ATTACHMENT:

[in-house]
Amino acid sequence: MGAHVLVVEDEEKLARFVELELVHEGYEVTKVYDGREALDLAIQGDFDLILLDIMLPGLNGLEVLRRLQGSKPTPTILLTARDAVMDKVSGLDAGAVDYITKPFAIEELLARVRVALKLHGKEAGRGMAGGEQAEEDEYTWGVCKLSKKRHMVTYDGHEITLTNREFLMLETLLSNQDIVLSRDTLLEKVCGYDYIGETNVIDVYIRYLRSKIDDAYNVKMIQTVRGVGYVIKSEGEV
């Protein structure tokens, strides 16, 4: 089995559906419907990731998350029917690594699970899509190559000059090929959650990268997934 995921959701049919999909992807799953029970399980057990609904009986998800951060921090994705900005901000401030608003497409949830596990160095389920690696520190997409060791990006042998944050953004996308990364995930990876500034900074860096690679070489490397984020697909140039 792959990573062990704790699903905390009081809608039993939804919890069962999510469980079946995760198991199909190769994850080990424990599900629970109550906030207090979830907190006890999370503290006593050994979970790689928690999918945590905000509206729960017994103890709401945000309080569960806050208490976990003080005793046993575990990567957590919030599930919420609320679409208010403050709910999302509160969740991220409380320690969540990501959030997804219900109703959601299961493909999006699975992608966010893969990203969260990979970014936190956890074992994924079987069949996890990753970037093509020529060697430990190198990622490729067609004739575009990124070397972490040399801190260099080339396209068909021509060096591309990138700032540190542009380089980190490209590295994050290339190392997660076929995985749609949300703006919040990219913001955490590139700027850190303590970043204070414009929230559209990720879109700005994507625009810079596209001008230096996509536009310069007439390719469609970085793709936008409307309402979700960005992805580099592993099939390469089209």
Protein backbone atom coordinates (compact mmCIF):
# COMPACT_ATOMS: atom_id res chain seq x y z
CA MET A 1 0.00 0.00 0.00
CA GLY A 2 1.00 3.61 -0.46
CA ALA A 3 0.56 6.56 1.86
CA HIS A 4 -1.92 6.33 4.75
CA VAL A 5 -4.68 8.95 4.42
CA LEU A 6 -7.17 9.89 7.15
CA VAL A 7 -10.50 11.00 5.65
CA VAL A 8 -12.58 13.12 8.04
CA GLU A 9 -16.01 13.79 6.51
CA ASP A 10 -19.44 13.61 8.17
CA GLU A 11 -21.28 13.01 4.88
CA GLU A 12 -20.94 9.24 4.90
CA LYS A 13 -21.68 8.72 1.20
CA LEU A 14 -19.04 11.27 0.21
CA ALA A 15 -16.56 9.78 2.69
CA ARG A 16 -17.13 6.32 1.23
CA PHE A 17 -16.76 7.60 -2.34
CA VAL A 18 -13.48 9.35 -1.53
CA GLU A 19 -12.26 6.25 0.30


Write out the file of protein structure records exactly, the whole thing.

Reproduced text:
[in-house]
Amino acid sequence: MGAHVLVVEDEEKLARFVELELVHEGYEVTKVYDGREALDLAIQGDFDLILLDIMLPGLNGLEVLRRLQGSKPTPTILLTARDAVMDKVSGLDAGAVDYITKPFAIEELLARVRVALKLHGKEAGRGMAGGEQAEEDEYTWGVCKLSKKRHMVTYDGHEITLTNREFLMLETLLSNQDIVLSRDTLLEKVCGYDYIGETNVIDVYIRYLRSKIDDAYNVKMIQTVRGVGYVIKSEGEV
């Protein structure tokens, strides 16, 4: 089995559906419907990731998350029917690594699970899509190559000059090929959650990268997934 995921959701049919999909992807799953029970399980057990609904009986998800951060921090994705900005901000401030608003497409949830596990160095389920690696520190997409060791990006042998944050953004996308990364995930990876500034900074860096690679070489490397984020697909140039 792959990573062990704790699903905390009081809608039993939804919890069962999510469980079946995760198991199909190769994850080990424990599900629970109550906030207090979830907190006890999370503290006593050994979970790689928690999918945590905000509206729960017994103890709401945000309080569960806050208490976990003080005793046993575990990567957590919030599930919420609320679409208010403050709910999302509160969740991220409380320690969540990501959030997804219900109703959601299961493909999006699975992608966010893969990203969260990979970014936190956890074992994924079987069949996890990753970037093509020529060697430990190198990622490729067609004739575009990124070397972490040399801190260099080339396209068909021509060096591309990138700032540190542009380089980190490209590295994050290339190392997660076929995985749609949300703006919040990219913001955490590139700027850190303590970043204070414009929230559209990720879109700005994507625009810079596209001008230096996509536009310069007439390719469609970085793709936008409307309402979700960005992805580099592993099939390469089209």
Protein backbone atom coordinates (compact mmCIF):
# COMPACT_ATOMS: atom_id res chain seq x y z
CA MET A 1 0.00 0.00 0.00
CA GLY A 2 1.00 3.61 -0.46
CA ALA A 3 0.56 6.56 1.86
CA HIS A 4 -1.92 6.33 4.75
CA VAL A 5 -4.68 8.95 4.42
CA LEU A 6 -7.17 9.89 7.15
CA VAL A 7 -10.50 11.00 5.65
CA VAL A 8 -12.58 13.12 8.04
CA GLU A 9 -16.01 13.79 6.51
CA ASP A 10 -19.44 13.61 8.17
CA GLU A 11 -21.28 13.01 4.88
CA GLU A 12 -20.94 9.24 4.90
CA LYS A 13 -21.68 8.72 1.20
CA LEU A 14 -19.04 11.27 0.21
CA ALA A 15 -16.56 9.78 2.69
CA ARG A 16 -17.13 6.32 1.23
CA PHE A 17 -16.76 7.60 -2.34
CA VAL A 18 -13.48 9.35 -1.53
CA GLU A 19 -12.26 6.25 0.30